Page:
Here is your other main protagonist. He’s the one who believes in Ozaki and even offers assistance where he can. He comes from a big city and hates living in the country. His only goal is to find a way to leave the town, but in the end, he ends up trying to save the town from the Shiki. The unique thing about Natsuno is he is turned into a Shiki by his friend Tohru, however, he doesn’t fully turn. He can also exist in the daylight and has become more of a werewolf than a vampire. One would think that he would serve as a bridge or a neutral party between the humans and the Shiki, but he is more or less a rogue who has his own agenda. He, too, wants to see the Shiki destroyed, but he’s not like other humans. He only wants it for personal reasons and mainly because of Tatsumi, who I will touch upon in a bit.
Seishin is a unique character that you love to hate. He is the town’s head priest and he shows compassion to everyone, including the Shiki. You’d think he would remain neutral because of this, but he ends up feeling sorrowful for Sunako when he hears her tale. When the time comes for the villagers to strike back against the Shiki, Seishin betrays humanity and ends up protecting Sunako… at least that’s what you believe. Once you start to feel for the Shiki rather than the humans, you come realize that Seishin’s reasoning was correct all along. Seishin is that gateway.. that bridge between the humans and the shiki. This character really took you through a rollercoaster of emotions from acceptance, to pity, to anger and hatred, to understanding and finality. I think he is the most balanced character in the entire series.
Thought to be the main antagonist to the series, he’s more or less the gateway into the world of the Shiki and a brilliant character to introduce the world to them. Tatsumi is a special kind of vampire.. he is known as a Jin-roh and can withstand sunlight, unlike the other vampires. He’s the one who makes public appearances for the Kirishiki family. He gives off a happy-go-lucky attitude mixed with a lot of snarkiness and confidence. He is very strong and extremely hard to kill and it’s because of his attitude without knowing the truth that you begin to feel the hatred for the Shiki and sympathy for the humans. Even when you start to feel for the Shiki, Tatsumi remains as a character that you love to hate.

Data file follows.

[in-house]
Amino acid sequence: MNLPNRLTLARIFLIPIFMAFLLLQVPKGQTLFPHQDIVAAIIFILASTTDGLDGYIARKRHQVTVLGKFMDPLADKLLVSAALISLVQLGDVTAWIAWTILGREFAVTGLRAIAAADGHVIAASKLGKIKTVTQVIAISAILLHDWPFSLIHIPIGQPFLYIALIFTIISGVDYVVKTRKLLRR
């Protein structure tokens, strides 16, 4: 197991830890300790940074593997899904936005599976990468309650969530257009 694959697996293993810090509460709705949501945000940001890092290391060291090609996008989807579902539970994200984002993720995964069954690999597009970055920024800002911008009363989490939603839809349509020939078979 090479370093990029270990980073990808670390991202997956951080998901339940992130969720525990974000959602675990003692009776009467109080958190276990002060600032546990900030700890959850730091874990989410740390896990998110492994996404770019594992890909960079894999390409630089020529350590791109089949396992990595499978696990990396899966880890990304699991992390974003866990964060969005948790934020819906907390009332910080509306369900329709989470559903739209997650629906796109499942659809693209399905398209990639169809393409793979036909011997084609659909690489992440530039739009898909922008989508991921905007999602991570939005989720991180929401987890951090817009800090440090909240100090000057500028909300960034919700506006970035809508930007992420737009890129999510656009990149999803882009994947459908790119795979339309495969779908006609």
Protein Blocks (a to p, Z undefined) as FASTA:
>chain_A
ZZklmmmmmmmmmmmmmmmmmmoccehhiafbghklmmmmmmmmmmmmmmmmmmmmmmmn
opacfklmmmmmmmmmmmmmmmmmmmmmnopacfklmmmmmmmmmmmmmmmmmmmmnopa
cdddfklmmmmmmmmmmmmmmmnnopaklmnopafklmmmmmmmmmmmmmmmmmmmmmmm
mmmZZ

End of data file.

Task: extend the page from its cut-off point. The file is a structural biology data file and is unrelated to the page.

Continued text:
She is the 13-year old girl I spoke of before. She was bitten by a Western noble vampire and when she turned, she was shielded and protected from the world when her parents disappeared. She later discovered the truth, on a journey to find them, that her parents had died. She moved to Sotoba because she loved Seishin Muroi’s writings and wanted to visit him. She served as the emotional connection between the two of them and even bit Seishin to turn him into a werewolf. She was protected by Seishin during the war against the Shiki. She is also the pinnacle character that gets the viewer to side with the vampires, rather than the humans. I think without this character, there would be zero impact.
While there were many characters in this show, these five were given the most attention, but all of the minor characters from the nurses at the clinic, the townspeople, and everyone in between, all had their own distinct personalities and contributed to the overall story very well. In fact, there were a couple of OVAs that came out that could be seen as nothing more than filler as it focused on the stories of some of the side characters during different points in the main story, but with the way those characters were developed and handled, it didn’t seem like filler at all, and it continued to enhance the emotion behind the story.